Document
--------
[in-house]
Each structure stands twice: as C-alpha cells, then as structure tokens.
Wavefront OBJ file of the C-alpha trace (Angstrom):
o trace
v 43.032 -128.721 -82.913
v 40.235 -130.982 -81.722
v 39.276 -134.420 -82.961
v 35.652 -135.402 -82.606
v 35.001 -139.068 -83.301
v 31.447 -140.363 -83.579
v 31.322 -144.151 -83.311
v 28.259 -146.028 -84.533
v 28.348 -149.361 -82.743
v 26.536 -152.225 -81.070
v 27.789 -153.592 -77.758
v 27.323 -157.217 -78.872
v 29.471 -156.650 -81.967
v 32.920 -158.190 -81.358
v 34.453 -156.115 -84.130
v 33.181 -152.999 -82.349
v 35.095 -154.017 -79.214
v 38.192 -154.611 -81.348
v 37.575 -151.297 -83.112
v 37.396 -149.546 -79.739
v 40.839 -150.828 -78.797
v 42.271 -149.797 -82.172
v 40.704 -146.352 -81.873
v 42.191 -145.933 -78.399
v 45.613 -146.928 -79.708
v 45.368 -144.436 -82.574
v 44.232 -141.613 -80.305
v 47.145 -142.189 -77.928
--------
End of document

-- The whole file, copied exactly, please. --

[in-house]
Each structure stands twice: as C-alpha cells, then as structure tokens.
Wavefront OBJ file of the C-alpha trace (Angstrom):
o trace
v 43.032 -128.721 -82.913
v 40.235 -130.982 -81.722
v 39.276 -134.420 -82.961
v 35.652 -135.402 -82.606
v 35.001 -139.068 -83.301
v 31.447 -140.363 -83.579
v 31.322 -144.151 -83.311
v 28.259 -146.028 -84.533
v 28.348 -149.361 -82.743
v 26.536 -152.225 -81.070
v 27.789 -153.592 -77.758
v 27.323 -157.217 -78.872
v 29.471 -156.650 -81.967
v 32.920 -158.190 -81.358
v 34.453 -156.115 -84.130
v 33.181 -152.999 -82.349
v 35.095 -154.017 -79.214
v 38.192 -154.611 -81.348
v 37.575 -151.297 -83.112
v 37.396 -149.546 -79.739
v 40.839 -150.828 -78.797
v 42.271 -149.797 -82.172
v 40.704 -146.352 -81.873
v 42.191 -145.933 -78.399
v 45.613 -146.928 -79.708
v 45.368 -144.436 -82.574
v 44.232 -141.613 -80.305
v 47.145 -142.189 -77.928